Getting bareback for January’s National Western Stock Show and Rodeo was looming large over Nielsen—a goal he’d held dear for the past year-and-a-half—but it wouldn’t be a reality. The disappointment was palpable, catching in his throat and welling up in his eyes.

“I’m not going to be able to reach that goal,” he conceded. “Not close. It’s crazy.”

For as many successes—both grand and small—as Nielsen has earned since Aug. 31, 2017, there are still plenty of tough days and missed marks to contend with.

“I’m very grateful for the people I surround myself with,” Nielsen offered. “When you’re down, they’re the ones that pick you up, and it’s hard to stay up all the time.”

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The community rallied around his recovery, his old football coach leading the charge on a #BraxtenTough campaign that would help cover some of Nielsen’s medical expenses.

“Knowing that people were cheering me on and, you know, wearing my name on their shirt, I guess it made it bigger than myself is what it did,” Nielsen said, as if he’s still processing the immense support he received. “They call you and they say, ‘If anybody can do this, you can.’ And so you go [to your therapy session] thinking, ‘I can’t quit. I’ve got to work hard because people believe in me.’”

And while Nielsen imagined Denver 2019 as the pinnacle of his recovery, he knew there were lots of steps in between, and lots of hard work ahead. He needed to get in the saddle. He needed to get roping.

“I’ve always really enjoyed team roping,” Nielsen said. “Even when I was bareback riding, I’d go to the Richard’s barn when I wasn’t traveling, and it was almost just a way for me to forget about bareback riding and just have fun team roping. Just to get on a horse that’s not going to hurt you or a horse you can trust and almost just a stress reliever, I guess. And I really, same deal, anything I do, I want to be the best. Rhen really helped me with how to throw a loop and with my horsemanship.”

Back in March 2018, Nielsen went to show his college rodeo coach he could rope for the school team, despite being told he needed to wait 10–12 months to fully recover. His coach, however, said something to the effect of ‘Not without your surgeon signing off on it.’ The hiccup proved to further motivate Nielsen.

“It really lit a fire underneath me to prove that I can still compete,” Nielsen expressed. “I took the same hard work I put into the bareback riding and I just transferred it to the team roping. I started roping the dummy every day instead of the spur board or the bucking machine. It was just the Hot Heels and roping the sled and I just changed my goals and changed my vision.”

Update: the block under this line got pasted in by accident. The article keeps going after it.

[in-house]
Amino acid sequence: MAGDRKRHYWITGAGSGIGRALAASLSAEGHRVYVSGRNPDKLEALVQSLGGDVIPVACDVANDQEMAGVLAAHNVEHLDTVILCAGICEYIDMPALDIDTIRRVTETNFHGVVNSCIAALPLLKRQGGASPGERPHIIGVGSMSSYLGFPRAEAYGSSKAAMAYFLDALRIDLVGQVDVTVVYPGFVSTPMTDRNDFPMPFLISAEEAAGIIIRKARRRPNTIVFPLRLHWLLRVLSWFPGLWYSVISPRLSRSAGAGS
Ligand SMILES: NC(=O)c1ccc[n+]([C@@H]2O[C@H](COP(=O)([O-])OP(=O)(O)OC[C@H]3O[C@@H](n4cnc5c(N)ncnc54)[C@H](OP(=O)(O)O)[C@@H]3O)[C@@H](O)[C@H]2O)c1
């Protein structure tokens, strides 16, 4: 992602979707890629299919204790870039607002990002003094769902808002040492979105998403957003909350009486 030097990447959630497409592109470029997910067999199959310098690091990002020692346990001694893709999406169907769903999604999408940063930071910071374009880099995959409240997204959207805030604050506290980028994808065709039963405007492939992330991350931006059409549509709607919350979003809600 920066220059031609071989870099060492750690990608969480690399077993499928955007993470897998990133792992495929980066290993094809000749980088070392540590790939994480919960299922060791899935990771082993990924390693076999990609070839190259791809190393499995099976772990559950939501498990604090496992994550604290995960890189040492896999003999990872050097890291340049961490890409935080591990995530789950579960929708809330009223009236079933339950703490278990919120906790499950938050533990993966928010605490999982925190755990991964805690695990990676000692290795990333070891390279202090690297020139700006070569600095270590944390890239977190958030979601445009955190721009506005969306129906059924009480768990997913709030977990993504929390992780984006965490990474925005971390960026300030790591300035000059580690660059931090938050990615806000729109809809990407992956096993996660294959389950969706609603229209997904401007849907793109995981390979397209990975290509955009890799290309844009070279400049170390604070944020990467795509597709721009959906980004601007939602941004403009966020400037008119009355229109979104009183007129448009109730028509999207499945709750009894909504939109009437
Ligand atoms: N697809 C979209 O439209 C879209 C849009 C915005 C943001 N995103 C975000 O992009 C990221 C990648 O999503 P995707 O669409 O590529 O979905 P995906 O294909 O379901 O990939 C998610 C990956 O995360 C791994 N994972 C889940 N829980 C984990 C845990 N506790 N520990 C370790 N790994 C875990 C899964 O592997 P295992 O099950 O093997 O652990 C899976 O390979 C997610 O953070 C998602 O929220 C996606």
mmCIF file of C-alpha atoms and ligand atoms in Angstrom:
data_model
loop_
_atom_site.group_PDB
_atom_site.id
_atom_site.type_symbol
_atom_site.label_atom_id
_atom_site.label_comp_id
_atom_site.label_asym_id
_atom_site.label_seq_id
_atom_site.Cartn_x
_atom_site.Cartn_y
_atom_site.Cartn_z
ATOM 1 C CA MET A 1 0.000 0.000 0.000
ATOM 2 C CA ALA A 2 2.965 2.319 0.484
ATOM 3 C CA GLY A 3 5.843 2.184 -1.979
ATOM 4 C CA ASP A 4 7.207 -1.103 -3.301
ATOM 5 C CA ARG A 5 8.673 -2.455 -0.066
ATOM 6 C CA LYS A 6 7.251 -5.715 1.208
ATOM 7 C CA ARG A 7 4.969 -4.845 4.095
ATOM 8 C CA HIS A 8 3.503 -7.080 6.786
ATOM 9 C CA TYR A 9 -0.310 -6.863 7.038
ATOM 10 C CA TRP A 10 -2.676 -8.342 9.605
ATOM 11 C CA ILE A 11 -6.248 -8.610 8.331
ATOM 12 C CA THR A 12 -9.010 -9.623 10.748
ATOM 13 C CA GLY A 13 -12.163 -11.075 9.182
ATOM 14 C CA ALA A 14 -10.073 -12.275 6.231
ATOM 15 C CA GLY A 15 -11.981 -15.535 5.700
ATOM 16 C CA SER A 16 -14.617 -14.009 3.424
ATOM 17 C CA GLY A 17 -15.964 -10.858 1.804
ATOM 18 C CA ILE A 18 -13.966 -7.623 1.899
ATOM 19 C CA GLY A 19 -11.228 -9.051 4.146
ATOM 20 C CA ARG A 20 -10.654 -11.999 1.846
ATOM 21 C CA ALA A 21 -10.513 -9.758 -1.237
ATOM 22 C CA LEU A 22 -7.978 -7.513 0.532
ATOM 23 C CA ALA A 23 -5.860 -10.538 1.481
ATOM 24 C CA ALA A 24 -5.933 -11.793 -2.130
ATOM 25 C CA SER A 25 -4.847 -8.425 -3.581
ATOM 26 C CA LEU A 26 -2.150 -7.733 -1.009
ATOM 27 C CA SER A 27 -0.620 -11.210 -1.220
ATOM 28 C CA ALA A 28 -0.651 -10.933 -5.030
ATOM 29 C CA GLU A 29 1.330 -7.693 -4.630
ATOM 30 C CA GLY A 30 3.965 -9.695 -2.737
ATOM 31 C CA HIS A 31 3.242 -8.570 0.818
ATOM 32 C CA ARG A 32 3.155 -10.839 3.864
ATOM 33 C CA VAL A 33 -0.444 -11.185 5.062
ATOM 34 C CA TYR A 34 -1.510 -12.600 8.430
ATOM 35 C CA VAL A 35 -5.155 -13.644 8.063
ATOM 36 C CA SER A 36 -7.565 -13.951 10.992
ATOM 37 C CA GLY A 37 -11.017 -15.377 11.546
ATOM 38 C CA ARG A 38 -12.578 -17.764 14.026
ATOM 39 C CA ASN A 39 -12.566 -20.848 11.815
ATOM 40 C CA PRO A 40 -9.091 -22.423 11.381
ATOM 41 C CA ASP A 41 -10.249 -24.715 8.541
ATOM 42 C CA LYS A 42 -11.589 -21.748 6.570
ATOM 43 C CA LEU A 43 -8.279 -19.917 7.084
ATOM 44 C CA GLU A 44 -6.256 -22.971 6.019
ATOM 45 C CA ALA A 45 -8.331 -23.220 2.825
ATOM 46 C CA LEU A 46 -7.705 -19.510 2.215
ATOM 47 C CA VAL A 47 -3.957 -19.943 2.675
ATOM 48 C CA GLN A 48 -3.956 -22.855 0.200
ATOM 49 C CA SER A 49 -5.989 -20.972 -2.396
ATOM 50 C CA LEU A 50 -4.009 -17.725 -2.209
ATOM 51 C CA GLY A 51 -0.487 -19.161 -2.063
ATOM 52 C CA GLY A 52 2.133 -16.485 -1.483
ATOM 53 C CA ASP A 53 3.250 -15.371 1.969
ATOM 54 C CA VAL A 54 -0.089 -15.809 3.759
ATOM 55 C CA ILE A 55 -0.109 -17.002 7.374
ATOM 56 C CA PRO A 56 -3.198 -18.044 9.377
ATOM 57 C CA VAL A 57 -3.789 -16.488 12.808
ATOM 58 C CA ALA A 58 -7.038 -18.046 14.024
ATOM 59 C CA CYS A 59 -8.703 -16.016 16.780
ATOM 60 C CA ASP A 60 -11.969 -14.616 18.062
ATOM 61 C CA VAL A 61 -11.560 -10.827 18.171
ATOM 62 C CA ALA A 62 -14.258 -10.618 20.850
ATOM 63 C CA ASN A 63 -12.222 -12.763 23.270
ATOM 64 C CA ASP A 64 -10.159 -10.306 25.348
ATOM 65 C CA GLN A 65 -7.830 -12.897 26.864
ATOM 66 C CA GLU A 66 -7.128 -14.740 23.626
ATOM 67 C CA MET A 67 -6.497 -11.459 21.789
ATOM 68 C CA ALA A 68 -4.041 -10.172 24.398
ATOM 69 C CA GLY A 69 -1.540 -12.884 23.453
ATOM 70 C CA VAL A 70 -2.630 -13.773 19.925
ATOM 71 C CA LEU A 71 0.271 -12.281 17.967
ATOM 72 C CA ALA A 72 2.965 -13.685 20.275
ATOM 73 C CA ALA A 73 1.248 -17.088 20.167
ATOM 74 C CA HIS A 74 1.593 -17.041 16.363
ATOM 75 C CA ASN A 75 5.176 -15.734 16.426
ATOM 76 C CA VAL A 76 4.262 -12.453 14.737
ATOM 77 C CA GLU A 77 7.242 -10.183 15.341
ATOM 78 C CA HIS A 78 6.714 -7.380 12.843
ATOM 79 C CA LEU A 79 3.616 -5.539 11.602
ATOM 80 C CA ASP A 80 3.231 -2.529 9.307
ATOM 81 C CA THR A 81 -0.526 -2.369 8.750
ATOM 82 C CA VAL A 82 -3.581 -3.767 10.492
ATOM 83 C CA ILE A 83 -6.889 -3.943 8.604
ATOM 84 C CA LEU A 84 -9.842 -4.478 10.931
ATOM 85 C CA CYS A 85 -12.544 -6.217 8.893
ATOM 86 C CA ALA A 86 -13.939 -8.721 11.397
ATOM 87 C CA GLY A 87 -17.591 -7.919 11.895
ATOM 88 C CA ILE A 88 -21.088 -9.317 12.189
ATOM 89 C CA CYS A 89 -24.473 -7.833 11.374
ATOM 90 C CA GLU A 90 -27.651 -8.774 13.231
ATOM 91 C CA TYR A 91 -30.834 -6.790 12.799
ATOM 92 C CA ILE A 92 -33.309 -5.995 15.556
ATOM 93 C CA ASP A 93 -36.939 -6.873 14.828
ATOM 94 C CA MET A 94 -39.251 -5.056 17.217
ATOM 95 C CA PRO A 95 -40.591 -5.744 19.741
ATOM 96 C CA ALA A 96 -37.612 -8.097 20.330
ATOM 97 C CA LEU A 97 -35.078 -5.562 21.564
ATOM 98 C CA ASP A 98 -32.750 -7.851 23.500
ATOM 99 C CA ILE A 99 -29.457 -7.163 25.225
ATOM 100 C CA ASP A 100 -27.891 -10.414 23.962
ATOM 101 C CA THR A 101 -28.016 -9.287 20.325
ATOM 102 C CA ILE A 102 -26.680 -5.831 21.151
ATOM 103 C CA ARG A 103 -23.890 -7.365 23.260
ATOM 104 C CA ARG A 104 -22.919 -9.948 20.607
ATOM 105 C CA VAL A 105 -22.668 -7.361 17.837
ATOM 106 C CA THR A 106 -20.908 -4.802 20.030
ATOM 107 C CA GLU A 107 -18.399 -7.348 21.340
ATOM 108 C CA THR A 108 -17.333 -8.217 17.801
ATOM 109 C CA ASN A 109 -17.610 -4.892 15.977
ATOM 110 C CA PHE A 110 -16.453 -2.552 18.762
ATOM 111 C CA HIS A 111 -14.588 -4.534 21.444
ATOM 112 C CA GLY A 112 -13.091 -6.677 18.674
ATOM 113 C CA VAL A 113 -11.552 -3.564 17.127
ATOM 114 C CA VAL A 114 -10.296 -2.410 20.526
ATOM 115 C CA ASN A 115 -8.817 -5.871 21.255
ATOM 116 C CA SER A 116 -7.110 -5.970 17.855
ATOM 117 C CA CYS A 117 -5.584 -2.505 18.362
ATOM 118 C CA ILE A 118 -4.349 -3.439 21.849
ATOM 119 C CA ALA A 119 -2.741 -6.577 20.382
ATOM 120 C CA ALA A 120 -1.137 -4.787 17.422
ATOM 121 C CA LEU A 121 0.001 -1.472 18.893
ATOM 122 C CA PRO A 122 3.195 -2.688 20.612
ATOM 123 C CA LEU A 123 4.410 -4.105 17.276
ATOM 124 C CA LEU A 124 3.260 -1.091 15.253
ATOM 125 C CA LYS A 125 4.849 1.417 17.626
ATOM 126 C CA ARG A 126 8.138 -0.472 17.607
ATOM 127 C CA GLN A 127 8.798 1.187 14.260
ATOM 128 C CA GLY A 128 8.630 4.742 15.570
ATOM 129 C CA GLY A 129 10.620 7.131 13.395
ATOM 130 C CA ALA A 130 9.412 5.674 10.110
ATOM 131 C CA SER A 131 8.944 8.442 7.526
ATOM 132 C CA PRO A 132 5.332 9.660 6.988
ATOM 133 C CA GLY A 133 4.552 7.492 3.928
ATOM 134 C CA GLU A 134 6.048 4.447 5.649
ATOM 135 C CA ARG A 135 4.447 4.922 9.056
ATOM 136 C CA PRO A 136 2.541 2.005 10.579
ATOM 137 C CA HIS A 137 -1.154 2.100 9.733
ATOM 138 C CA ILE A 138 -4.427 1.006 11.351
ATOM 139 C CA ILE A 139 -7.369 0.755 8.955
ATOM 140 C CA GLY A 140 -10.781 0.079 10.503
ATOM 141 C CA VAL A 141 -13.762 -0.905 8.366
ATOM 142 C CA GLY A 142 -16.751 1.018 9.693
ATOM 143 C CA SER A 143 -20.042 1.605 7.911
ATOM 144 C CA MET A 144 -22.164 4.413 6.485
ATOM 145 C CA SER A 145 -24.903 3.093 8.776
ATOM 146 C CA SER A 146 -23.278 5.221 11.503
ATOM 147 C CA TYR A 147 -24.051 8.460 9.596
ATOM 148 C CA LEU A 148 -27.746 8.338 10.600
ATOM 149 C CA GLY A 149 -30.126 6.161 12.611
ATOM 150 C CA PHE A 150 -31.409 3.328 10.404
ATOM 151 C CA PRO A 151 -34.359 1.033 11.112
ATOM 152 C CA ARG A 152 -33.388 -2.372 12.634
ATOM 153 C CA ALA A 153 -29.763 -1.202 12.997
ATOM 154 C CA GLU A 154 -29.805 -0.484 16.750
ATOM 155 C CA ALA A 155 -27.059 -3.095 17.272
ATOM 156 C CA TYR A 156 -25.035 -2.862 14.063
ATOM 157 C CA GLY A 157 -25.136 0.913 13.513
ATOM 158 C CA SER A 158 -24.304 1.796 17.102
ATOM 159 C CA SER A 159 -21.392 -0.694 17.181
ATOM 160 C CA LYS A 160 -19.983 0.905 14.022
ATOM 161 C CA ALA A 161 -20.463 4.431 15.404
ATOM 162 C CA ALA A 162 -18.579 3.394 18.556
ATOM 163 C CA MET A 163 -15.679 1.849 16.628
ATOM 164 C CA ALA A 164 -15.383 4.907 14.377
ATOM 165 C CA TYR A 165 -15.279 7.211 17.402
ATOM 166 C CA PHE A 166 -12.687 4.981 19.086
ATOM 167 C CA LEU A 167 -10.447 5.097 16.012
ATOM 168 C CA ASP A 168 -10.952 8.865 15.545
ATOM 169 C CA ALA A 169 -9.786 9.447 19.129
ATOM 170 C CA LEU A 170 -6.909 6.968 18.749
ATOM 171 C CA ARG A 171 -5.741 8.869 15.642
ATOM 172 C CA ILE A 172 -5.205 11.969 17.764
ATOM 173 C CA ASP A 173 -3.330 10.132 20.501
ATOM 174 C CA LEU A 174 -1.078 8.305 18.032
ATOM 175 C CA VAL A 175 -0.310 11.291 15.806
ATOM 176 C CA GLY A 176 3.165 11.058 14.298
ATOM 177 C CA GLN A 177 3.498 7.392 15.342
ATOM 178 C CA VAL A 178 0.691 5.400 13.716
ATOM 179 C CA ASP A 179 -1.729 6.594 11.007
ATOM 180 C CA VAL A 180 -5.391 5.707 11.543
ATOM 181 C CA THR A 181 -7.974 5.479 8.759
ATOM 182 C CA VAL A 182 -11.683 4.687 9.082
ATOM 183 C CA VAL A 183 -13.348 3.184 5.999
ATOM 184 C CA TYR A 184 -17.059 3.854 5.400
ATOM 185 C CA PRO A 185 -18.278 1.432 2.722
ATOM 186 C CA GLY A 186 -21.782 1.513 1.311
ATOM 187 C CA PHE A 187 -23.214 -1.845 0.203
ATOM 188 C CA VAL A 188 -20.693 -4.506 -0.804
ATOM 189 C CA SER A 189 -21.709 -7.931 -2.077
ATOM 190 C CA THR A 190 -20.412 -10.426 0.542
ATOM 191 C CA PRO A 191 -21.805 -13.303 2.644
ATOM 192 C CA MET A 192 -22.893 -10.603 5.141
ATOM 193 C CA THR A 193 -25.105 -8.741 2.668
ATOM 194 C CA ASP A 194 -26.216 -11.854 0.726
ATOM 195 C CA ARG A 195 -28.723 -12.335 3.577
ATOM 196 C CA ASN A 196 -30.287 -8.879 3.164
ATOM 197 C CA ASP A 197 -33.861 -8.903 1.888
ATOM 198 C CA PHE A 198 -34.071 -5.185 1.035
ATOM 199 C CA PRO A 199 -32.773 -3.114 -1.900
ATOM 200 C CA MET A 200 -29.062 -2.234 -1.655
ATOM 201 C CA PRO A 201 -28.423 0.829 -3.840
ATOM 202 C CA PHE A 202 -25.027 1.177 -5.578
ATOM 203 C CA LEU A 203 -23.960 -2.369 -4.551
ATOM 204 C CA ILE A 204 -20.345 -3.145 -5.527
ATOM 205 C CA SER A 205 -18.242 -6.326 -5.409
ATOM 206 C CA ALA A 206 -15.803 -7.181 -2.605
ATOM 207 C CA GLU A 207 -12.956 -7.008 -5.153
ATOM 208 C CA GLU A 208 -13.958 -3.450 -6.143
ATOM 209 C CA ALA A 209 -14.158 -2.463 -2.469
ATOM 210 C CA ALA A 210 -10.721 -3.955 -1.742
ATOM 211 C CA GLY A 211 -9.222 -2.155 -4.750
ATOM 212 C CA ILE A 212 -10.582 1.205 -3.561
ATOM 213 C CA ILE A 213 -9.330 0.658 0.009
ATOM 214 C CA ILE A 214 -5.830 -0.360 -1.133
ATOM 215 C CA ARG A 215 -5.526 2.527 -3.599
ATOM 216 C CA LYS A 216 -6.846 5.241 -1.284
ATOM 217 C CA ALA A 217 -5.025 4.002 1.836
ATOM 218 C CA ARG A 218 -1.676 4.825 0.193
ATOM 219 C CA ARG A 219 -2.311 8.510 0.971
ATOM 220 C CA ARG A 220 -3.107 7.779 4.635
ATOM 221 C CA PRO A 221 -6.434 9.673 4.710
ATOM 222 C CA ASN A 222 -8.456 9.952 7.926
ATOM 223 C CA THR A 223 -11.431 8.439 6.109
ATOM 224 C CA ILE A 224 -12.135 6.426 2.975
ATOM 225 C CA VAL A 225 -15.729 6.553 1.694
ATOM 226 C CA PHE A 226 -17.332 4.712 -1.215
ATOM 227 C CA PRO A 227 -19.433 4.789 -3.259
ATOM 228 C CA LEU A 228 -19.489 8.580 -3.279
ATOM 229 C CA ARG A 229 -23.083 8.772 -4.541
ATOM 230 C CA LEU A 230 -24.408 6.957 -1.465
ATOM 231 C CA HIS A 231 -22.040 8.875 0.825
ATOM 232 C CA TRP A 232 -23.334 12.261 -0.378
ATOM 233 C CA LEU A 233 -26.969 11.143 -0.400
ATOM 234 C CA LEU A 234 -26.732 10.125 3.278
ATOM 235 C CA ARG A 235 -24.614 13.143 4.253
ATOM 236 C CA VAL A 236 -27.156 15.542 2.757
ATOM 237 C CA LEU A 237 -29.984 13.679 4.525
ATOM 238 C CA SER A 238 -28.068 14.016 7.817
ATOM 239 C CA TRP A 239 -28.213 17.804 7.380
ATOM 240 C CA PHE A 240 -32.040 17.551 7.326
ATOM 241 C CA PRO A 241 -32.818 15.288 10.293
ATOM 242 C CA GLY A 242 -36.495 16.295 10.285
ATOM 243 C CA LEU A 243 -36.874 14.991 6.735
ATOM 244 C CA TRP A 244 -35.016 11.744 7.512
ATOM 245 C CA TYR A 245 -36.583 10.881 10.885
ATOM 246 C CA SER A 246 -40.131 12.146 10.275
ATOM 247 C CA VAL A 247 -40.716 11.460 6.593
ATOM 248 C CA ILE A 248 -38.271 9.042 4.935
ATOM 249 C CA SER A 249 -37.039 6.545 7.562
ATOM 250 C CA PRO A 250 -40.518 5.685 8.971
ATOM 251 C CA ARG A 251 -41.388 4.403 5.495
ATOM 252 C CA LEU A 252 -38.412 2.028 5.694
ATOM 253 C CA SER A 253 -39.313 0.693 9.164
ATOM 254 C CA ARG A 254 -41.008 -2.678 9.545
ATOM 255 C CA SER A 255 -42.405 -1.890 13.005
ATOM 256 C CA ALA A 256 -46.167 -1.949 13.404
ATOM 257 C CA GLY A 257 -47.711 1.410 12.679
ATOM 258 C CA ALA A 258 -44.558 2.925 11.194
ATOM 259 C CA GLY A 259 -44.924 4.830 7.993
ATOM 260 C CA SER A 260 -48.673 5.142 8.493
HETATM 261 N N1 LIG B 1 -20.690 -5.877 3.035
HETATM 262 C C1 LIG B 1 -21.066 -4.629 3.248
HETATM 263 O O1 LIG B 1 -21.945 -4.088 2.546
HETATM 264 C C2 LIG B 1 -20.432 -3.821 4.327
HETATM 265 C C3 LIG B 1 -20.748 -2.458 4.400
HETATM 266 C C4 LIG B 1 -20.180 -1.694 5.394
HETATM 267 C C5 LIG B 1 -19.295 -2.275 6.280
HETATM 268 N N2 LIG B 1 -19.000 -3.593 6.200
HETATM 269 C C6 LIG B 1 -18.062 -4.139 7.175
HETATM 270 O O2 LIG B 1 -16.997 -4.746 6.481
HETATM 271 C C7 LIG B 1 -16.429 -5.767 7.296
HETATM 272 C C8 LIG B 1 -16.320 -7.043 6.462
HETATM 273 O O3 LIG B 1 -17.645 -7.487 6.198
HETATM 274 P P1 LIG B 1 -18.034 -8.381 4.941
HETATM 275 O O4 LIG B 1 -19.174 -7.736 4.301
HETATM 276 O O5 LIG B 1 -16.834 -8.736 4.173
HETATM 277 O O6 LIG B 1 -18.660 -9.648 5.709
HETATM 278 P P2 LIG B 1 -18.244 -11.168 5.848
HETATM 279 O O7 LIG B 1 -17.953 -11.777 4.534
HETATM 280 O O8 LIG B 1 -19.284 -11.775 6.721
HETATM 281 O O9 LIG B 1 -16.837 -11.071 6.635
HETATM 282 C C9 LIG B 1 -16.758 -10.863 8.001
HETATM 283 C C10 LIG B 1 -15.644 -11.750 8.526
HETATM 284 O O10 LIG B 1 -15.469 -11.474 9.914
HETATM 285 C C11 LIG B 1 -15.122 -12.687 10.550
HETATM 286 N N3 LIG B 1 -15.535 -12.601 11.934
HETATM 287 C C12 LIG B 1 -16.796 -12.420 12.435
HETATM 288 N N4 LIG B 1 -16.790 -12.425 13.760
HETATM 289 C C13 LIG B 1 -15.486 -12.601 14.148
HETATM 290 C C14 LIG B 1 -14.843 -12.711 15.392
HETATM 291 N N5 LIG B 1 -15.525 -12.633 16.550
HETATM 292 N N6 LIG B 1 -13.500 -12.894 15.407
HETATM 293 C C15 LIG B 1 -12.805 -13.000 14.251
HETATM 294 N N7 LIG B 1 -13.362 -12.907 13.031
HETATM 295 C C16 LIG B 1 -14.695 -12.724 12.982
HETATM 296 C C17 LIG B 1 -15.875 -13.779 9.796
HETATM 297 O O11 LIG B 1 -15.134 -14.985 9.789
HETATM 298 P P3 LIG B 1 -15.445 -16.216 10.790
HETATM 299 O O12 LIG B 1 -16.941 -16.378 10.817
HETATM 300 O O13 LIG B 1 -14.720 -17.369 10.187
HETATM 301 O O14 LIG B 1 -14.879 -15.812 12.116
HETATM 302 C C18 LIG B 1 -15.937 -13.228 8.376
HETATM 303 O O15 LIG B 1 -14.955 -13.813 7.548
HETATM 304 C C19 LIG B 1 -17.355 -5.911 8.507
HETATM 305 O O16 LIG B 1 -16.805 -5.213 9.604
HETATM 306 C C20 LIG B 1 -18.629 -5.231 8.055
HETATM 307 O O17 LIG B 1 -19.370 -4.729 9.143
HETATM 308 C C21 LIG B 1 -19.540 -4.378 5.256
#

Left to right: Brother-in-law, Chance; Older sister, Jazzy; Younger sister, Chezney; Dad, Rick; Mom, Kathy; Younger brother, Gavin; Sister-in-law, Becca; Nephews Reggie and Royce (on lap). According to Nielsen, they each held fast to the belief that Nielsen would walk again. 

Left to right: Brother-in-law, Chance; Older sister, Jazzy; Younger sister, Chezney; Dad, Rick; Mom, Kathy; Younger brother, Gavin; Sister-in-law, Becca; Nephews Reggie and Royce (on lap). According to Nielsen, they each held fast to the belief that Nielsen would walk again. 

Though he headed before his accident, Nielsen found that—with the absence of feeling in his left leg, in addition to the condition of his back, which offers minimal flexibility due to the implanted hardware and fusings—roping the heel side offered allowances that heading didn’t.

“It was scary to sit back in the saddle and actually rope and ride,” Nielsen admitted. “But I thought, ‘Heck, I’ve got Rhen Richard and he knows how to heel them down.’ And Rhen definitely helped me. He made sure I wasn’t going to get on anything that was going to hurt me. Finally, about a year from my injury, I was able to start sitting up really well in the saddle and to rope competitively.”